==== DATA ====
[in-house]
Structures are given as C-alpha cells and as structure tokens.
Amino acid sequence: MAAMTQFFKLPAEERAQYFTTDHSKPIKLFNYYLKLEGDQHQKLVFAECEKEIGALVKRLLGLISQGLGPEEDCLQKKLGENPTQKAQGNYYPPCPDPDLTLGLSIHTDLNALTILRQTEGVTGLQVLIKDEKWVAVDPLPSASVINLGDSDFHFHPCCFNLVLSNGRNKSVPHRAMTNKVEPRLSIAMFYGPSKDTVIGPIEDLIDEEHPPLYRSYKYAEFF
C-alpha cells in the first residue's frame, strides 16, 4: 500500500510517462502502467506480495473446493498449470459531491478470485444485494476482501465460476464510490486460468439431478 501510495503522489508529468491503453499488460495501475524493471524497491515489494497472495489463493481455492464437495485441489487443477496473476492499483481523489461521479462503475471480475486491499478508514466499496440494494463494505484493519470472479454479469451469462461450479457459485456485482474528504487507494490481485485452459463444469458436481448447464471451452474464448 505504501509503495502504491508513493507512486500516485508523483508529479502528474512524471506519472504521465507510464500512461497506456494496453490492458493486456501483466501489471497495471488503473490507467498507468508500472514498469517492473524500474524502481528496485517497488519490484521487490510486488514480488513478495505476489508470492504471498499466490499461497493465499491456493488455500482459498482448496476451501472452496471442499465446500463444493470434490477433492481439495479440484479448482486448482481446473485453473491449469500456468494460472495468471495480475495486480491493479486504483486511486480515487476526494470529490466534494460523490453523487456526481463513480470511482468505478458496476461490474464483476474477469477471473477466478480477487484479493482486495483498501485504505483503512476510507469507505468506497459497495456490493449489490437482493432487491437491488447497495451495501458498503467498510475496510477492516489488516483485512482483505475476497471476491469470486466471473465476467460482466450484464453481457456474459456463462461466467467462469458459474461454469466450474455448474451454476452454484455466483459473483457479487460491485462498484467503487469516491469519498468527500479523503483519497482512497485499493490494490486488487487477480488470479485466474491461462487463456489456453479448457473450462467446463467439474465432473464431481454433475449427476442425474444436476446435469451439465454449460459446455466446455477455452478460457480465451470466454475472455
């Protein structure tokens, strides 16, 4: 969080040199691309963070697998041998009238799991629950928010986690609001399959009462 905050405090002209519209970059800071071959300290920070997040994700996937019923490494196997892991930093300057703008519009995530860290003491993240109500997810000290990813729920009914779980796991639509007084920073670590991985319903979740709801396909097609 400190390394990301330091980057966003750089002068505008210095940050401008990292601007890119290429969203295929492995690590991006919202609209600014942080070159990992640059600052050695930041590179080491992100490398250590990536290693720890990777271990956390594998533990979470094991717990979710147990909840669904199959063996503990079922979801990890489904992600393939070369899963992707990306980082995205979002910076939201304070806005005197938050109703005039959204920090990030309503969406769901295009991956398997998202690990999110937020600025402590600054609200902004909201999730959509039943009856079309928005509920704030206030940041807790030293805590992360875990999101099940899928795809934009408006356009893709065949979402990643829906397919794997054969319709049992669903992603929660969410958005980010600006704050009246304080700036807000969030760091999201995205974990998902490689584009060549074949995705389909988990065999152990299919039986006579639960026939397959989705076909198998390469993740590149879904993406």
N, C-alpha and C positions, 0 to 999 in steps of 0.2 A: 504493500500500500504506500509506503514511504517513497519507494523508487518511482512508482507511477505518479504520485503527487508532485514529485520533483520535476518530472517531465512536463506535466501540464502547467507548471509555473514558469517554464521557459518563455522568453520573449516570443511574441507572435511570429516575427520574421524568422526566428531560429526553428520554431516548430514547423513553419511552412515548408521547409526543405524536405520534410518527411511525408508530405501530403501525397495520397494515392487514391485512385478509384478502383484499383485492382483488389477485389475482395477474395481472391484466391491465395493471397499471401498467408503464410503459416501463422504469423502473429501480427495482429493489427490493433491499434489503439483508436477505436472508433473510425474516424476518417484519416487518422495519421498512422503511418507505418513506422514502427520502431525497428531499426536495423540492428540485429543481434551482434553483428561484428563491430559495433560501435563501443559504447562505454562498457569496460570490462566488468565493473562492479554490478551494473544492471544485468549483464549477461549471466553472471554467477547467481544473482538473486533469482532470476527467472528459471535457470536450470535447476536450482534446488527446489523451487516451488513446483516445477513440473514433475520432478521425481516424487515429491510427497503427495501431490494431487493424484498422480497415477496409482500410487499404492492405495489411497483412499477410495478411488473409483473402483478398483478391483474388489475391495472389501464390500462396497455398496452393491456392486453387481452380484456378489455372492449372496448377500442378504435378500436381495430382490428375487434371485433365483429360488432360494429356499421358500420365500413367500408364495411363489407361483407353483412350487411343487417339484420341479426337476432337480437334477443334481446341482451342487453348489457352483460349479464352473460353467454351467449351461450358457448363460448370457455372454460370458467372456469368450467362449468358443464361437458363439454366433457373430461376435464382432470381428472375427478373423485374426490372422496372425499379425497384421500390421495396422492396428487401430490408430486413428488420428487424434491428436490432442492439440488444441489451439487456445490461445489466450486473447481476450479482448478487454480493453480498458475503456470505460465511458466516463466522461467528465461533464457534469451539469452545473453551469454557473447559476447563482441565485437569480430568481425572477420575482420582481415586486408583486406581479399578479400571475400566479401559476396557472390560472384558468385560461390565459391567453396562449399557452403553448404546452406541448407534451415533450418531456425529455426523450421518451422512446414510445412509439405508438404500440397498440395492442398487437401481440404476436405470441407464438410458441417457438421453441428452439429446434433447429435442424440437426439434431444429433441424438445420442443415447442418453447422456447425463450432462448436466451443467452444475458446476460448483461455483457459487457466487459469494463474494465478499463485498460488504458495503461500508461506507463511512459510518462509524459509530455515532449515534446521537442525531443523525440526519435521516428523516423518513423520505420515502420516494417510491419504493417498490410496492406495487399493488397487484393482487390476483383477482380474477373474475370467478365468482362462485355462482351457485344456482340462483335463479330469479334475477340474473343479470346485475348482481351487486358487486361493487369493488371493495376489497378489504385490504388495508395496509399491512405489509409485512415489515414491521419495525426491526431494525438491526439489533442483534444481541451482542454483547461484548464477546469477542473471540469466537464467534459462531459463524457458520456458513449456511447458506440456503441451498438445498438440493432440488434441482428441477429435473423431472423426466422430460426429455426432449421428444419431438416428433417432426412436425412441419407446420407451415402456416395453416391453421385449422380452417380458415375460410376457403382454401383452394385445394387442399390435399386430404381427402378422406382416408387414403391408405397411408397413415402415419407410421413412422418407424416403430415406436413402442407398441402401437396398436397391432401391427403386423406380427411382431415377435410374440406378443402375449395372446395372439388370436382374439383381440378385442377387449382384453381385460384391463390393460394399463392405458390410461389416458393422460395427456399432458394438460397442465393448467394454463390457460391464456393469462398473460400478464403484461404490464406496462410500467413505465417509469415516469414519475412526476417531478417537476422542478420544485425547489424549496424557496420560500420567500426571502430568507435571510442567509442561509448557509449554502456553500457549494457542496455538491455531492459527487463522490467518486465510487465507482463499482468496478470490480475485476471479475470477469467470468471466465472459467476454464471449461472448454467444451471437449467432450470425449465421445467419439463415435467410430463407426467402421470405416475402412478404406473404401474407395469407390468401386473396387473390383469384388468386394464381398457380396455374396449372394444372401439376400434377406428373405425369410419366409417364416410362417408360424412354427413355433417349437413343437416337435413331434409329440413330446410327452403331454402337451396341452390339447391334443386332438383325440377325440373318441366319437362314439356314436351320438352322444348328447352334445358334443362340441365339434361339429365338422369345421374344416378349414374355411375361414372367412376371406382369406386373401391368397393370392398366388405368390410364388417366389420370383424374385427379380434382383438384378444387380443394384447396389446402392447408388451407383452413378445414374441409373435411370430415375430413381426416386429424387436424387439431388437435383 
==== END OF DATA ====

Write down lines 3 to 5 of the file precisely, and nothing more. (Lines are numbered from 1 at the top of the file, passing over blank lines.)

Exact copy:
Amino acid sequence: MAAMTQFFKLPAEERAQYFTTDHSKPIKLFNYYLKLEGDQHQKLVFAECEKEIGALVKRLLGLISQGLGPEEDCLQKKLGENPTQKAQGNYYPPCPDPDLTLGLSIHTDLNALTILRQTEGVTGLQVLIKDEKWVAVDPLPSASVINLGDSDFHFHPCCFNLVLSNGRNKSVPHRAMTNKVEPRLSIAMFYGPSKDTVIGPIEDLIDEEHPPLYRSYKYAEFF
C-alpha cells in the first residue's frame, strides 16, 4: 500500500510517462502502467506480495473446493498449470459531491478470485444485494476482501465460476464510490486460468439431478 501510495503522489508529468491503453499488460495501475524493471524497491515489494497472495489463493481455492464437495485441489487443477496473476492499483481523489461521479462503475471480475486491499478508514466499496440494494463494505484493519470472479454479469451469462461450479457459485456485482474528504487507494490481485485452459463444469458436481448447464471451452474464448 505504501509503495502504491508513493507512486500516485508523483508529479502528474512524471506519472504521465507510464500512461497506456494496453490492458493486456501483466501489471497495471488503473490507467498507468508500472514498469517492473524500474524502481528496485517497488519490484521487490510486488514480488513478495505476489508470492504471498499466490499461497493465499491456493488455500482459498482448496476451501472452496471442499465446500463444493470434490477433492481439495479440484479448482486448482481446473485453473491449469500456468494460472495468471495480475495486480491493479486504483486511486480515487476526494470529490466534494460523490453523487456526481463513480470511482468505478458496476461490474464483476474477469477471473477466478480477487484479493482486495483498501485504505483503512476510507469507505468506497459497495456490493449489490437482493432487491437491488447497495451495501458498503467498510475496510477492516489488516483485512482483505475476497471476491469470486466471473465476467460482466450484464453481457456474459456463462461466467467462469458459474461454469466450474455448474451454476452454484455466483459473483457479487460491485462498484467503487469516491469519498468527500479523503483519497482512497485499493490494490486488487487477480488470479485466474491461462487463456489456453479448457473450462467446463467439474465432473464431481454433475449427476442425474444436476446435469451439465454449460459446455466446455477455452478460457480465451470466454475472455
């Protein structure tokens, strides 16, 4: 969080040199691309963070697998041998009238799991629950928010986690609001399959009462 905050405090002209519209970059800071071959300290920070997040994700996937019923490494196997892991930093300057703008519009995530860290003491993240109500997810000290990813729920009914779980796991639509007084920073670590991985319903979740709801396909097609 400190390394990301330091980057966003750089002068505008210095940050401008990292601007890119290429969203295929492995690590991006919202609209600014942080070159990992640059600052050695930041590179080491992100490398250590990536290693720890990777271990956390594998533990979470094991717990979710147990909840669904199959063996503990079922979801990890489904992600393939070369899963992707990306980082995205979002910076939201304070806005005197938050109703005039959204920090990030309503969406769901295009991956398997998202690990999110937020600025402590600054609200902004909201999730959509039943009856079309928005509920704030206030940041807790030293805590992360875990999101099940899928795809934009408006356009893709065949979402990643829906397919794997054969319709049992669903992603929660969410958005980010600006704050009246304080700036807000969030760091999201995205974990998902490689584009060549074949995705389909988990065999152990299919039986006579639960026939397959989705076909198998390469993740590149879904993406």